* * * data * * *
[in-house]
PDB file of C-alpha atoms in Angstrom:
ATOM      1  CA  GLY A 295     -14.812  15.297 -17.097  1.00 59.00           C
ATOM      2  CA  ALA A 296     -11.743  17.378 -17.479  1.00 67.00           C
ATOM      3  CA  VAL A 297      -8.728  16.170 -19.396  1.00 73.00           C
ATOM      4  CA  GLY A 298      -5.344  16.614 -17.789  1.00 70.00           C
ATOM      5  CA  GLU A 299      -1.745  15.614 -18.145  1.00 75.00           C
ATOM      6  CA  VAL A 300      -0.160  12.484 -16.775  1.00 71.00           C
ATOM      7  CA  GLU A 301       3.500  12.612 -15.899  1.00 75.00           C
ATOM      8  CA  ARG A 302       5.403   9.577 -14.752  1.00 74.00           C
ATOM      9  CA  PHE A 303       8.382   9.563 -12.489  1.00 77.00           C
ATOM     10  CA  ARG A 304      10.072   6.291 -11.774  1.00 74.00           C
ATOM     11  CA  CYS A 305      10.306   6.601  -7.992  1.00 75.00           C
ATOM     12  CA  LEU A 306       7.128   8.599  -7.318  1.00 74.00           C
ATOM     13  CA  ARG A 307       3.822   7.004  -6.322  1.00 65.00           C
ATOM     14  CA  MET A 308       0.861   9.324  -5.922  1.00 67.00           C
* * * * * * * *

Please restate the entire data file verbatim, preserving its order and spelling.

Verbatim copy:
[in-house]
PDB file of C-alpha atoms in Angstrom:
ATOM      1  CA  GLY A 295     -14.812  15.297 -17.097  1.00 59.00           C
ATOM      2  CA  ALA A 296     -11.743  17.378 -17.479  1.00 67.00           C
ATOM      3  CA  VAL A 297      -8.728  16.170 -19.396  1.00 73.00           C
ATOM      4  CA  GLY A 298      -5.344  16.614 -17.789  1.00 70.00           C
ATOM      5  CA  GLU A 299      -1.745  15.614 -18.145  1.00 75.00           C
ATOM      6  CA  VAL A 300      -0.160  12.484 -16.775  1.00 71.00           C
ATOM      7  CA  GLU A 301       3.500  12.612 -15.899  1.00 75.00           C
ATOM      8  CA  ARG A 302       5.403   9.577 -14.752  1.00 74.00           C
ATOM      9  CA  PHE A 303       8.382   9.563 -12.489  1.00 77.00           C
ATOM     10  CA  ARG A 304      10.072   6.291 -11.774  1.00 74.00           C
ATOM     11  CA  CYS A 305      10.306   6.601  -7.992  1.00 75.00           C
ATOM     12  CA  LEU A 306       7.128   8.599  -7.318  1.00 74.00           C
ATOM     13  CA  ARG A 307       3.822   7.004  -6.322  1.00 65.00           C
ATOM     14  CA  MET A 308       0.861   9.324  -5.922  1.00 67.00           C